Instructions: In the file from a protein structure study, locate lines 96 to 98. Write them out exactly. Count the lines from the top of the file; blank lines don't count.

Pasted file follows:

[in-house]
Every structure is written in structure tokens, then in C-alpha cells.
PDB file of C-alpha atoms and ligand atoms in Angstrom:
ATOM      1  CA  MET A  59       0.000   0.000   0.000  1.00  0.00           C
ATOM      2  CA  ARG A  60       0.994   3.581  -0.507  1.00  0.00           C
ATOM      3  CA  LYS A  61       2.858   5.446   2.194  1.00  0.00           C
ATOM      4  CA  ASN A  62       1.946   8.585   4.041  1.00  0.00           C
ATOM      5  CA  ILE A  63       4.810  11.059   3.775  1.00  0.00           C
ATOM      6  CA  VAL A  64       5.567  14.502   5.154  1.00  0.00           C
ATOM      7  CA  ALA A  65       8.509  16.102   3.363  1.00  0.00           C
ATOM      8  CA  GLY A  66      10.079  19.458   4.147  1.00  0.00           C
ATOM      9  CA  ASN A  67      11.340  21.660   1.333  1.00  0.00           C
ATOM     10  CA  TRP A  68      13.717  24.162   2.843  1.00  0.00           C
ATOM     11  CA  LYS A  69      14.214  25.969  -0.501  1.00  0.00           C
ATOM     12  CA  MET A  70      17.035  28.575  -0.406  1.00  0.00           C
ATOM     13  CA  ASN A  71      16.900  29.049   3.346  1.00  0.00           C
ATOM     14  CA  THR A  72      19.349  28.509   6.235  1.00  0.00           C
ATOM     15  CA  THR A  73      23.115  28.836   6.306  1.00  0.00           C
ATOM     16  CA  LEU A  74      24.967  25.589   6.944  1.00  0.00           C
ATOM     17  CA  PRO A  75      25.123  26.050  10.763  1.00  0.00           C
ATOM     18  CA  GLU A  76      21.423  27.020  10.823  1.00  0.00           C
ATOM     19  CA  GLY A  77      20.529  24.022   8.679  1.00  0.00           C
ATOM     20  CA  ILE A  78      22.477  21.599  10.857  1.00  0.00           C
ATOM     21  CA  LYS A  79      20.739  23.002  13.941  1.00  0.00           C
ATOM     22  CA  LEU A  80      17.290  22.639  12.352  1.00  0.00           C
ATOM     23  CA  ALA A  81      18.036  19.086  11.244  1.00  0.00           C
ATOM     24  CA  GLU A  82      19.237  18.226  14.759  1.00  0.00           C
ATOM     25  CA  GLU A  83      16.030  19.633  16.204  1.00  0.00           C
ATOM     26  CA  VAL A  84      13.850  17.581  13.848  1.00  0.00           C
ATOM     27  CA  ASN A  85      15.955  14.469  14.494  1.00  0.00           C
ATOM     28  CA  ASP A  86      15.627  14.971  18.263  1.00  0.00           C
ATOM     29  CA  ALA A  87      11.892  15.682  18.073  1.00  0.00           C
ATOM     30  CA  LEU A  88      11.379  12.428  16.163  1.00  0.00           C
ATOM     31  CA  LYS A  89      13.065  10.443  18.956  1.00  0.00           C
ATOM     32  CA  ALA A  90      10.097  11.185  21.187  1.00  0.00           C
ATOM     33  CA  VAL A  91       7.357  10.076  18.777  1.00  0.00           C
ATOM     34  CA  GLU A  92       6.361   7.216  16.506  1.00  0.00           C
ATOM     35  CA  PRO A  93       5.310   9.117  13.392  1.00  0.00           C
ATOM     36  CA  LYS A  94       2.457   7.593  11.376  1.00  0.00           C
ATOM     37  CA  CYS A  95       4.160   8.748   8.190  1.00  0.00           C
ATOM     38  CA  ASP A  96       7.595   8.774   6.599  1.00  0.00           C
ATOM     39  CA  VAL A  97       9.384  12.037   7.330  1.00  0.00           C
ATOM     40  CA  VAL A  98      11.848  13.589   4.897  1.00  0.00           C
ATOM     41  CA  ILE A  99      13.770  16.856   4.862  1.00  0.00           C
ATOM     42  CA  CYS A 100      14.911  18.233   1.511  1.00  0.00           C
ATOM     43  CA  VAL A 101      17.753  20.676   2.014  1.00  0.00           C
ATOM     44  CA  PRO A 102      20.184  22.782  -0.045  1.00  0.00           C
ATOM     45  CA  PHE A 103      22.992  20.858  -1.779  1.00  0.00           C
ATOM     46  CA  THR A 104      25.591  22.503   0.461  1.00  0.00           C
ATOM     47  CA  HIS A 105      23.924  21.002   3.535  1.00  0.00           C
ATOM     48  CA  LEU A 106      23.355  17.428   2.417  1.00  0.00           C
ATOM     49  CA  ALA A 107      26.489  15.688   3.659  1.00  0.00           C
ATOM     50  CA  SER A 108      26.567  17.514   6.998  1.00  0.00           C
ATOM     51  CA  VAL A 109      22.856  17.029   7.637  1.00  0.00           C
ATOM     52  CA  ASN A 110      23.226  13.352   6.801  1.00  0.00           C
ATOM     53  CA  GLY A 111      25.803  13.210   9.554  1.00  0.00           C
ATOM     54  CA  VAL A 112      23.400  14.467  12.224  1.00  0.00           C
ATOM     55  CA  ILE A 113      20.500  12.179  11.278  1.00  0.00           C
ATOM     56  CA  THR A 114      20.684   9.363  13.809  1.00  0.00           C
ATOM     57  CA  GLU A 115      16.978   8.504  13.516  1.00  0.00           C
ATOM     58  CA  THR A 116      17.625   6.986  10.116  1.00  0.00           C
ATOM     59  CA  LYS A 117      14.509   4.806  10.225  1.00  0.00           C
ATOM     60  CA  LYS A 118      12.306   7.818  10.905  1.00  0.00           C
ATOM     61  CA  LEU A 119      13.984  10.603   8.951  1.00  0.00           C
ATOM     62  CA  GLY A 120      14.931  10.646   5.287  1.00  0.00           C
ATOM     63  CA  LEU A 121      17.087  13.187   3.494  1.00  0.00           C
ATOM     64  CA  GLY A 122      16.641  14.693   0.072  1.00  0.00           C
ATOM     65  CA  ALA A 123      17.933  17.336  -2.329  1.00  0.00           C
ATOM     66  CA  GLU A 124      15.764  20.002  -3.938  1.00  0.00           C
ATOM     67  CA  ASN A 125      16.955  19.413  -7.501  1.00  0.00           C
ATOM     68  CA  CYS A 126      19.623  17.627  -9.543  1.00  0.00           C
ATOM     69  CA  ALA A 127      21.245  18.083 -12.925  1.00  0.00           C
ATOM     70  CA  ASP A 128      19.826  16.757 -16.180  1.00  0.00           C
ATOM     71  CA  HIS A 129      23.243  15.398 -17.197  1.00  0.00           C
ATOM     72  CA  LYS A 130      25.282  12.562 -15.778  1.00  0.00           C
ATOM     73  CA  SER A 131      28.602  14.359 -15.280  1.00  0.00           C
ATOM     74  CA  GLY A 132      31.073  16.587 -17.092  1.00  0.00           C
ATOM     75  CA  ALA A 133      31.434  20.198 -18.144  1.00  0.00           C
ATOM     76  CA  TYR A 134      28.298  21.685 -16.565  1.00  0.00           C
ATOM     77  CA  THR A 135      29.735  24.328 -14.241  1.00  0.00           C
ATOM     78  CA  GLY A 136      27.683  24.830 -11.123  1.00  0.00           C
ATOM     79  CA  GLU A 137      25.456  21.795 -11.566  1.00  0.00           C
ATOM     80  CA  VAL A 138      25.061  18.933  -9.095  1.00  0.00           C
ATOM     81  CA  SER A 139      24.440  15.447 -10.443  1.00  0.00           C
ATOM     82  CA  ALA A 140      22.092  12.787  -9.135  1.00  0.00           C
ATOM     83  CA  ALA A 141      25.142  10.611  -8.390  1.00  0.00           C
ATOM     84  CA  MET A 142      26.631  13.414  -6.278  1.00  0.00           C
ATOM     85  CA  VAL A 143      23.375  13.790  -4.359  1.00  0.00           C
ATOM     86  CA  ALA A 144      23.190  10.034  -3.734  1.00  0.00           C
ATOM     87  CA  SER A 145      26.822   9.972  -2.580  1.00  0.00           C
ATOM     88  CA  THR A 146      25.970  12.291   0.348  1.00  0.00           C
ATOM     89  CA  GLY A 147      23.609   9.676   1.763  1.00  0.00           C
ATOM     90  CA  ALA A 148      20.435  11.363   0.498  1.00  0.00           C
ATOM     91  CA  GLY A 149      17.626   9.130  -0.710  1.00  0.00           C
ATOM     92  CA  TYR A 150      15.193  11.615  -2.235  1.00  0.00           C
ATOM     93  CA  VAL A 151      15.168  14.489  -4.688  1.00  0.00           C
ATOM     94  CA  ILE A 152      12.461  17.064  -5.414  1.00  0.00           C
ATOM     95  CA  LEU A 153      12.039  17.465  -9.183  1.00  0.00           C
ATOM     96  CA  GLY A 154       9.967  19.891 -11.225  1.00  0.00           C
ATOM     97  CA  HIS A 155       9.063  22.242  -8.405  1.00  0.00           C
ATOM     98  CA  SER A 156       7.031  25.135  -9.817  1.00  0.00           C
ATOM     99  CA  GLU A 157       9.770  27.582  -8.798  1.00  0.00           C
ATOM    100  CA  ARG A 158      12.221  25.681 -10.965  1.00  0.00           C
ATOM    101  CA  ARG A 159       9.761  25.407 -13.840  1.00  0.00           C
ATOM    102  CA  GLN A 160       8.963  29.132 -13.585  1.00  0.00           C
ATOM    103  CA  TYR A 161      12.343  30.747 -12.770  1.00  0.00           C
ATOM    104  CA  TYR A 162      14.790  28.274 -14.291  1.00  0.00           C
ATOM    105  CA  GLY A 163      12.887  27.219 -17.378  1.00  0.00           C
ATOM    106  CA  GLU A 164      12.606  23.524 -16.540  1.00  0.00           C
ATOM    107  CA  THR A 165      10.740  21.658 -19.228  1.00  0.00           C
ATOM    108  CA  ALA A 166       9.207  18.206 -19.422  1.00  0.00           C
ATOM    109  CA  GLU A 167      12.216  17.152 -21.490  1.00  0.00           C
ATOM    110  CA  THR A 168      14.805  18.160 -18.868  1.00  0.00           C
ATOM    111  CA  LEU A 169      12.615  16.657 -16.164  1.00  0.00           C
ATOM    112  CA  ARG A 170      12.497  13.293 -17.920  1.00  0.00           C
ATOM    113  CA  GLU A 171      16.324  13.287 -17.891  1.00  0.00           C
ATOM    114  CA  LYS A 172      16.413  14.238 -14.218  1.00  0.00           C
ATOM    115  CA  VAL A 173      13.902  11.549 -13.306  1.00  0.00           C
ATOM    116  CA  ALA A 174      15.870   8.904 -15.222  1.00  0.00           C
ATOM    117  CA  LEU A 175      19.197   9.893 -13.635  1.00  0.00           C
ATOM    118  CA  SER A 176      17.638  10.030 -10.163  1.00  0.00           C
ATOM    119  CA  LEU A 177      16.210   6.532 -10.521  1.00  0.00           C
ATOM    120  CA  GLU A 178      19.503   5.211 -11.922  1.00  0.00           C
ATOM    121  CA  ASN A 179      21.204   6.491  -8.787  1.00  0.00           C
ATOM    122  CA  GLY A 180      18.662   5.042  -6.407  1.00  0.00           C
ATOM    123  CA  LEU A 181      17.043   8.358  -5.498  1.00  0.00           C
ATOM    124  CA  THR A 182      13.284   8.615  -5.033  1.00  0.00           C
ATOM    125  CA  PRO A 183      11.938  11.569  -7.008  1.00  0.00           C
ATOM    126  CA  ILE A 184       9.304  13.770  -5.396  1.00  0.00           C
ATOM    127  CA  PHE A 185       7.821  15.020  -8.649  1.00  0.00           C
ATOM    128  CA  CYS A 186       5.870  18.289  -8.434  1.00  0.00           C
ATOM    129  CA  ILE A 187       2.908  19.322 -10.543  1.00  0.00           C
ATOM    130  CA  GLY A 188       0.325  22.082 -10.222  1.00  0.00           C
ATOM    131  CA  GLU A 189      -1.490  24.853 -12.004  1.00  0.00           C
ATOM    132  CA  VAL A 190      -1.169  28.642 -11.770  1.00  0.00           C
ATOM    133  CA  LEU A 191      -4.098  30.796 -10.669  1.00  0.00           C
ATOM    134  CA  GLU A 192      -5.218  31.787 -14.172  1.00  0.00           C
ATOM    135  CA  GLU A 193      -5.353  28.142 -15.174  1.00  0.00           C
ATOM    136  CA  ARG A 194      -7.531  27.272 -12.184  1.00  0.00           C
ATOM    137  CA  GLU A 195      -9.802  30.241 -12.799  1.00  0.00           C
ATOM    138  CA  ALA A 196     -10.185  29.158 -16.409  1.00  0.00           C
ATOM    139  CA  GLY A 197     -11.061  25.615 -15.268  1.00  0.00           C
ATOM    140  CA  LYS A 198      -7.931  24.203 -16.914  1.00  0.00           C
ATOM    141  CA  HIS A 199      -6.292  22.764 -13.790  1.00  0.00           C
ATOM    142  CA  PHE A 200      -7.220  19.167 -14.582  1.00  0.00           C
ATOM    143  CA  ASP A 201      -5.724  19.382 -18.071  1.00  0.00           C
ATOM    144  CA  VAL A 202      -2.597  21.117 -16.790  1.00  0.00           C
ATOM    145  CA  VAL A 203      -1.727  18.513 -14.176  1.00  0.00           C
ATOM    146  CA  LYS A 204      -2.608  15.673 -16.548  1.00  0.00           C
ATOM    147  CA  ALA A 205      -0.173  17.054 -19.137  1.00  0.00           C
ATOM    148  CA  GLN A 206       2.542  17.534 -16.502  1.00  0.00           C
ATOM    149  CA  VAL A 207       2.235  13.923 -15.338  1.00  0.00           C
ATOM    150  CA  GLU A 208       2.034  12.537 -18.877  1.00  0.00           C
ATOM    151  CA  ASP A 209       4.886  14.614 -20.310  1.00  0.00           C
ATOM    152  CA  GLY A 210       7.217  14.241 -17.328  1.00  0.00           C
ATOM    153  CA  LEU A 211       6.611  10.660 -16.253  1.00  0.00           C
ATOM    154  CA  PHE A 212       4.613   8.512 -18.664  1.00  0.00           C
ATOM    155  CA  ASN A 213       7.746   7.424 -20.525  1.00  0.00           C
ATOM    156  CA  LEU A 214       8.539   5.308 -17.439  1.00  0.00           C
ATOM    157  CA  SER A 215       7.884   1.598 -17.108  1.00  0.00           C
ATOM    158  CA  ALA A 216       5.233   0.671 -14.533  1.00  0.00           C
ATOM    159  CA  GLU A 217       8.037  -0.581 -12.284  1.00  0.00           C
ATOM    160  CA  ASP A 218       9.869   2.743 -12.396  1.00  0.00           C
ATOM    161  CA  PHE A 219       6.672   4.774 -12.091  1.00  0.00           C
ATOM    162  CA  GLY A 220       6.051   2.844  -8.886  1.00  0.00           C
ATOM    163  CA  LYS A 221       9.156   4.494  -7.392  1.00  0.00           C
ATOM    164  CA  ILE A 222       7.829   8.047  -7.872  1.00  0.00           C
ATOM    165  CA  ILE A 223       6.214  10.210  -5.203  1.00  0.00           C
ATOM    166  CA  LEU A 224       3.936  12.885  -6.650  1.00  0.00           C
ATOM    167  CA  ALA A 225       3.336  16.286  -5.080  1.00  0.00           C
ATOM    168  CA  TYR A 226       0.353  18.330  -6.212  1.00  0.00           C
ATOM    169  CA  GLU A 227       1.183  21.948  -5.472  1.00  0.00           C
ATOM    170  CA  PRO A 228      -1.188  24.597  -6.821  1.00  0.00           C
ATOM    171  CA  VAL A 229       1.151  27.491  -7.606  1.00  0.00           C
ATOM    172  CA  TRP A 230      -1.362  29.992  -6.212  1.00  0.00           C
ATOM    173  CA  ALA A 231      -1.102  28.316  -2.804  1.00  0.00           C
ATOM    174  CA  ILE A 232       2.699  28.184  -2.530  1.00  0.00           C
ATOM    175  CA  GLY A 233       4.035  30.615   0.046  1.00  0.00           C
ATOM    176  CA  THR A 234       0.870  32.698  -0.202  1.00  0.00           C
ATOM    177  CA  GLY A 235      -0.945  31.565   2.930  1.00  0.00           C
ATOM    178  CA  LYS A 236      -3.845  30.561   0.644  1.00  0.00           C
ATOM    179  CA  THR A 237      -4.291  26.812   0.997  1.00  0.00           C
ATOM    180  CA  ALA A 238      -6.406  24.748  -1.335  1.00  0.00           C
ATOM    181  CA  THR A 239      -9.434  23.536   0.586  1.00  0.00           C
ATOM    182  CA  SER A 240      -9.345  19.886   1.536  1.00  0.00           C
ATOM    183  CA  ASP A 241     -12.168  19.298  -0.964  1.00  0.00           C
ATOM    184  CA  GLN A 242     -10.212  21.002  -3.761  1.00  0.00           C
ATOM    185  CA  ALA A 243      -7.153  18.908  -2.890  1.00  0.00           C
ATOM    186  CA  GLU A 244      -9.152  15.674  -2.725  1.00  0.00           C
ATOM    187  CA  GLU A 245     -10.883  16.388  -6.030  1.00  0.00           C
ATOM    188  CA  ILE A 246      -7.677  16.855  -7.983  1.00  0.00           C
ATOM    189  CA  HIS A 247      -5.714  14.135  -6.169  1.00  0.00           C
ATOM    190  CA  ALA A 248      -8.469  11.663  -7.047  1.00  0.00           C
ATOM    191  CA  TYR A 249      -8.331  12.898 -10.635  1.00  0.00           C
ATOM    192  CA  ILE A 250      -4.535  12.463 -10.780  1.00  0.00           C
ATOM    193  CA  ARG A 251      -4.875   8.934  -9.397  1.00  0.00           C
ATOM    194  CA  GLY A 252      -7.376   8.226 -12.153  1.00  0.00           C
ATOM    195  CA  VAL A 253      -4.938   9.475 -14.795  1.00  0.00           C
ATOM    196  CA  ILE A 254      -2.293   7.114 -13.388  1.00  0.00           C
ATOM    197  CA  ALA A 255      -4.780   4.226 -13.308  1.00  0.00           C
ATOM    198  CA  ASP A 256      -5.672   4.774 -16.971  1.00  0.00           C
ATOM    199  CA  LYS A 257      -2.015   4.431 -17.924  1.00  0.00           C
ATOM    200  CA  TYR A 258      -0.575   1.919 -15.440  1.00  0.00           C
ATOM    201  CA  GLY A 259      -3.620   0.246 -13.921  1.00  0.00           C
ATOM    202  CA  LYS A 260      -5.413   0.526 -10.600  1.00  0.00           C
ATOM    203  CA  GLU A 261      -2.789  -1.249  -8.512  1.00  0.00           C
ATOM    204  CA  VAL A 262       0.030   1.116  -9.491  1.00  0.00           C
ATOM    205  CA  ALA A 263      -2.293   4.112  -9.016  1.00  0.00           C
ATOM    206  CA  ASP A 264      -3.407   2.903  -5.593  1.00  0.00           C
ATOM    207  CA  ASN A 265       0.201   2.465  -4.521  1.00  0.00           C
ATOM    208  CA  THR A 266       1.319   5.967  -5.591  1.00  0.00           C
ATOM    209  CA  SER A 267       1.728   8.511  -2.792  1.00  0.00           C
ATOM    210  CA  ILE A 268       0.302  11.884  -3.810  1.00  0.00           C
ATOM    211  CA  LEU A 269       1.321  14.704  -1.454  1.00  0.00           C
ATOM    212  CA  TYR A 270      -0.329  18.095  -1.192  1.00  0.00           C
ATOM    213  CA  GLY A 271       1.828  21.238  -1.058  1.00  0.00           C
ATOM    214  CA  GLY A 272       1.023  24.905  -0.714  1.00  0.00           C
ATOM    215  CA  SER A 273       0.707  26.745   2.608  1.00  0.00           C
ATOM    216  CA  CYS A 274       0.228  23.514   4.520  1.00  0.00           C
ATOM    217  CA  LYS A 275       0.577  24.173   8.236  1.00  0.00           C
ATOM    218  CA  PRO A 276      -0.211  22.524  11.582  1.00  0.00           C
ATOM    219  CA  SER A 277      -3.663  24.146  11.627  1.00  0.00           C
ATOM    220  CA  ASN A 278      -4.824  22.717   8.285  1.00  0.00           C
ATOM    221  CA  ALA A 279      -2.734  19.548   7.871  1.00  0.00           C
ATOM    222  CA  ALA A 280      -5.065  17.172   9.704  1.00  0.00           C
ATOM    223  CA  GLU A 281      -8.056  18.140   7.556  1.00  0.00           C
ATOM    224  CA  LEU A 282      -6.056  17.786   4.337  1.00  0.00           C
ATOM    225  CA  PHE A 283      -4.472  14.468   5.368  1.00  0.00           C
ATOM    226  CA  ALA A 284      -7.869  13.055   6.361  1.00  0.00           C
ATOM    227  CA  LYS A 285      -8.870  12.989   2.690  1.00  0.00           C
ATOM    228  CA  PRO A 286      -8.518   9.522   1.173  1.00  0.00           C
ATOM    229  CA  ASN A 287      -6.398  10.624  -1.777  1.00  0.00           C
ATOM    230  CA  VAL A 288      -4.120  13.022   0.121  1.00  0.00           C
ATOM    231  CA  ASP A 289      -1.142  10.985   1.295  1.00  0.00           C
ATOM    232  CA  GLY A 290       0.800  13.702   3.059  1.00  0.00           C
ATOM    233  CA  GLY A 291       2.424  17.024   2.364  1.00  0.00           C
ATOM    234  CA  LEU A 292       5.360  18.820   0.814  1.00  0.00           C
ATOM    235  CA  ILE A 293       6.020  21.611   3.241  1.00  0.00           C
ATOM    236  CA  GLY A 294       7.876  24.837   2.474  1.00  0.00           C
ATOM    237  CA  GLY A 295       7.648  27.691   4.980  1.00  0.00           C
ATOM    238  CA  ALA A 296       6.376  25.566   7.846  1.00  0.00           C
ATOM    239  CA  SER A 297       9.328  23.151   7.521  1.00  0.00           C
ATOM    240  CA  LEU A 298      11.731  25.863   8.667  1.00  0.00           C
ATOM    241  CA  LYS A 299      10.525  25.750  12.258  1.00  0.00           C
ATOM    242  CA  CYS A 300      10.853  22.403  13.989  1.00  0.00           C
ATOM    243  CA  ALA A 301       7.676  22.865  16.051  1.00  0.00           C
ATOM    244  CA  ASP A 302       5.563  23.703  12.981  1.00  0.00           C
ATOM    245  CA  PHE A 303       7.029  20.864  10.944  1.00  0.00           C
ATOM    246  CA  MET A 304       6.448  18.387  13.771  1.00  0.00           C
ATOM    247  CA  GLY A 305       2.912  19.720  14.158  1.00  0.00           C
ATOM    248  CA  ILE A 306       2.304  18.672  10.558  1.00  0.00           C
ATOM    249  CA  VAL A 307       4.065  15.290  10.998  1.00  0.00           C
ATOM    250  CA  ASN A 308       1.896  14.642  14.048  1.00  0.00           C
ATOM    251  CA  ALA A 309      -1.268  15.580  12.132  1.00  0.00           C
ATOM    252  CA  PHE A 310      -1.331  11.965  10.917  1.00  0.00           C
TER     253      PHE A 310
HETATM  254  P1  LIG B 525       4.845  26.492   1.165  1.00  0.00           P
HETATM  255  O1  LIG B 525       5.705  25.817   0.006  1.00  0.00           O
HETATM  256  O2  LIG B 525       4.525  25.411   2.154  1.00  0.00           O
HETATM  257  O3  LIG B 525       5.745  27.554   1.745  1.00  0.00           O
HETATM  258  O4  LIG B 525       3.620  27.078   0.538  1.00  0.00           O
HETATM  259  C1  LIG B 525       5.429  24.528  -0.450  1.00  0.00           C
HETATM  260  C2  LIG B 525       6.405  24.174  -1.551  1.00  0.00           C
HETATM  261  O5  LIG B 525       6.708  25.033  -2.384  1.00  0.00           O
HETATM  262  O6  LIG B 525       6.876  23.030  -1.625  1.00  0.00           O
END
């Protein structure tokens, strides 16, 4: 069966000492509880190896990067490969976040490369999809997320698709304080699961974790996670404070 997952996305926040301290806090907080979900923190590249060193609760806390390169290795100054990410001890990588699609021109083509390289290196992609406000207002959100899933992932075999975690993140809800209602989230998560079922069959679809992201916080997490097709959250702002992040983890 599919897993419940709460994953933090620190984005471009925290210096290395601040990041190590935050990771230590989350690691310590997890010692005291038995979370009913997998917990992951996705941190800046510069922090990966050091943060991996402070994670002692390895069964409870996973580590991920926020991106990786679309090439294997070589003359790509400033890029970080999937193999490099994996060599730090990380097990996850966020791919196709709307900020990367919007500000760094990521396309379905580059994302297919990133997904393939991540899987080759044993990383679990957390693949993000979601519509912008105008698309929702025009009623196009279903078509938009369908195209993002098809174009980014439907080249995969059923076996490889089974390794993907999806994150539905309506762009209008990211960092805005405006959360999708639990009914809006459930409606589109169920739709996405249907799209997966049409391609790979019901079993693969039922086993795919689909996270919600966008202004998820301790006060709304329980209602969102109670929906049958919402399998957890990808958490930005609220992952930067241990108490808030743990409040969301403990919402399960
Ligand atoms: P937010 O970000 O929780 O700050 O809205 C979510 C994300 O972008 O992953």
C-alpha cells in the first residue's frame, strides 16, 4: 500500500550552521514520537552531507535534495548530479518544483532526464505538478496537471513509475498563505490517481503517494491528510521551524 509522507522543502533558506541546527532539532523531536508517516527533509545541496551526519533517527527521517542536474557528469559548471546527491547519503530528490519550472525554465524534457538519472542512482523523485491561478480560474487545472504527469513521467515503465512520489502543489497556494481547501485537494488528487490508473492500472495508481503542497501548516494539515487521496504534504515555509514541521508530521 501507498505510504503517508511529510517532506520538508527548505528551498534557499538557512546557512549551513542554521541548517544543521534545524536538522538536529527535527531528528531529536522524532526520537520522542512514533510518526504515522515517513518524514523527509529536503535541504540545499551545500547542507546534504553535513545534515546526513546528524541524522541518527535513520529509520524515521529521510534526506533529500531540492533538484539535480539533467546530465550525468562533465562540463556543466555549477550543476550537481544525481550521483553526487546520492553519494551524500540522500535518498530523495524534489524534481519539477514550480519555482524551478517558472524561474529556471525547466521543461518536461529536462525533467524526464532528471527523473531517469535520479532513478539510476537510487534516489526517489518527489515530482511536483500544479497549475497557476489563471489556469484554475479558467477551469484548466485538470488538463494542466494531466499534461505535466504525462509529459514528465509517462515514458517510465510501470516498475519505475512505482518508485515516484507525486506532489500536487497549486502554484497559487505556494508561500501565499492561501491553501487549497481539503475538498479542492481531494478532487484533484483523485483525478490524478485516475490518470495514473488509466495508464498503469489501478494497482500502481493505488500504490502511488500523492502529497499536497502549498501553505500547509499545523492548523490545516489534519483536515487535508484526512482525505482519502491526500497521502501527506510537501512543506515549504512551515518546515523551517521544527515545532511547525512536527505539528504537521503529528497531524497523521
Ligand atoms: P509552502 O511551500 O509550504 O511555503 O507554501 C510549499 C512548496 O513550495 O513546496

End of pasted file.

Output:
ATOM     93  CA  VAL A 151      15.168  14.489  -4.688  1.00  0.00           C
ATOM     94  CA  ILE A 152      12.461  17.064  -5.414  1.00  0.00           C
ATOM     95  CA  LEU A 153      12.039  17.465  -9.183  1.00  0.00           C